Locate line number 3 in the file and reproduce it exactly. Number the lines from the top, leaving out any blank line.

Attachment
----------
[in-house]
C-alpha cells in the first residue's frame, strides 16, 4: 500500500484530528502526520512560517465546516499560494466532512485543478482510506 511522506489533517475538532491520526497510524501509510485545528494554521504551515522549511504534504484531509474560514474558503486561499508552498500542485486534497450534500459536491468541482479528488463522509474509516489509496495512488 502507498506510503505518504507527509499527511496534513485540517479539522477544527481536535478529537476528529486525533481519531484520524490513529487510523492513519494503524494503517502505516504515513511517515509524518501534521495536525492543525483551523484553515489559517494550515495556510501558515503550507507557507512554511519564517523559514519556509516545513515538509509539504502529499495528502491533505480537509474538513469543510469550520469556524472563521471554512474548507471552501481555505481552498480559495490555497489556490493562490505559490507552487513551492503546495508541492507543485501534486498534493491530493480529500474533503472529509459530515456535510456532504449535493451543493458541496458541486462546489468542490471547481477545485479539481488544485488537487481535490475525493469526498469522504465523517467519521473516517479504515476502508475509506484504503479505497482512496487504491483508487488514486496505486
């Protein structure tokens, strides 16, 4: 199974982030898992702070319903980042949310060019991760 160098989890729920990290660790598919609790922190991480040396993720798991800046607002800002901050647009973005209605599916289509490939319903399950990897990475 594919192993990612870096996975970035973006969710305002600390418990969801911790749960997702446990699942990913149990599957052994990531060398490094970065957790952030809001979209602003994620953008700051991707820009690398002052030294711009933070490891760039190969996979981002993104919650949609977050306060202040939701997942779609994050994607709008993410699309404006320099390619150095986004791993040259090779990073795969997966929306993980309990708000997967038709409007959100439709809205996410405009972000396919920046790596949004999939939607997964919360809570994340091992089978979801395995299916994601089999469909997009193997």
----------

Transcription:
């Protein structure tokens, strides 16, 4: 199974982030898992702070319903980042949310060019991760 160098989890729920990290660790598919609790922190991480040396993720798991800046607002800002901050647009973005209605599916289509490939319903399950990897990475 594919192993990612870096996975970035973006969710305002600390418990969801911790749960997702446990699942990913149990599957052994990531060398490094970065957790952030809001979209602003994620953008700051991707820009690398002052030294711009933070490891760039190969996979981002993104919650949609977050306060202040939701997942779609994050994607709008993410699309404006320099390619150095986004791993040259090779990073795969997966929306993980309990708000997967038709409007959100439709809205996410405009972000396919920046790596949004999939939607997964919360809570994340091992089978979801395995299916994601089999469909997009193997």